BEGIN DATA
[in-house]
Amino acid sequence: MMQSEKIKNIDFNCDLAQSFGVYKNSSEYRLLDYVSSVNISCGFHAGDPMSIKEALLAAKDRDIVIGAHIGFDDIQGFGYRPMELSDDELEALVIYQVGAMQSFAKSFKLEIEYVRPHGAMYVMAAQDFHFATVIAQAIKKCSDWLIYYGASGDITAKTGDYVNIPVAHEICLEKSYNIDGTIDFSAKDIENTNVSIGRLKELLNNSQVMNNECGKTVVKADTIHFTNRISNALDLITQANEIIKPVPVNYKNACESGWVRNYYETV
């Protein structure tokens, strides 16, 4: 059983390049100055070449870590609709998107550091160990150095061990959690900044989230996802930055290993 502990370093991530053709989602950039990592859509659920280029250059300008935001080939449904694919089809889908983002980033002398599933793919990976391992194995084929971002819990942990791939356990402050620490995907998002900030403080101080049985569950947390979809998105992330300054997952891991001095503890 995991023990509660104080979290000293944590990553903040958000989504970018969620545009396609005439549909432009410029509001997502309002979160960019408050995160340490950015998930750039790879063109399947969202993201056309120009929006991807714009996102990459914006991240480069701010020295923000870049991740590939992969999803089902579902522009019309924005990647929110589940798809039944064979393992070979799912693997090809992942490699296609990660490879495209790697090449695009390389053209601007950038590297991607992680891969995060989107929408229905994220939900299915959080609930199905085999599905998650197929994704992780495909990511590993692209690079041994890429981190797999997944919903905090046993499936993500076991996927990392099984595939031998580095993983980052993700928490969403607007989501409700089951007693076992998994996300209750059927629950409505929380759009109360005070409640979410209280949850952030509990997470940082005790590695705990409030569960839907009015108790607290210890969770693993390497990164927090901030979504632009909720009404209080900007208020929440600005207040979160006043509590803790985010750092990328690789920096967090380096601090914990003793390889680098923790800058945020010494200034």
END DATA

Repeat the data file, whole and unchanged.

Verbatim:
[in-house]
Amino acid sequence: MMQSEKIKNIDFNCDLAQSFGVYKNSSEYRLLDYVSSVNISCGFHAGDPMSIKEALLAAKDRDIVIGAHIGFDDIQGFGYRPMELSDDELEALVIYQVGAMQSFAKSFKLEIEYVRPHGAMYVMAAQDFHFATVIAQAIKKCSDWLIYYGASGDITAKTGDYVNIPVAHEICLEKSYNIDGTIDFSAKDIENTNVSIGRLKELLNNSQVMNNECGKTVVKADTIHFTNRISNALDLITQANEIIKPVPVNYKNACESGWVRNYYETV
């Protein structure tokens, strides 16, 4: 059983390049100055070449870590609709998107550091160990150095061990959690900044989230996802930055290993 502990370093991530053709989602950039990592859509659920280029250059300008935001080939449904694919089809889908983002980033002398599933793919990976391992194995084929971002819990942990791939356990402050620490995907998002900030403080101080049985569950947390979809998105992330300054997952891991001095503890 995991023990509660104080979290000293944590990553903040958000989504970018969620545009396609005439549909432009410029509001997502309002979160960019408050995160340490950015998930750039790879063109399947969202993201056309120009929006991807714009996102990459914006991240480069701010020295923000870049991740590939992969999803089902579902522009019309924005990647929110589940798809039944064979393992070979799912693997090809992942490699296609990660490879495209790697090449695009390389053209601007950038590297991607992680891969995060989107929408229905994220939900299915959080609930199905085999599905998650197929994704992780495909990511590993692209690079041994890429981190797999997944919903905090046993499936993500076991996927990392099984595939031998580095993983980052993700928490969403607007989501409700089951007693076992998994996300209750059927629950409505929380759009109360005070409640979410209280949850952030509990997470940082005790590695705990409030569960839907009015108790607290210890969770693993390497990164927090901030979504632009909720009404209080900007208020929440600005207040979160006043509590803790985010750092990328690789920096967090380096601090914990003793390889680098923790800058945020010494200034």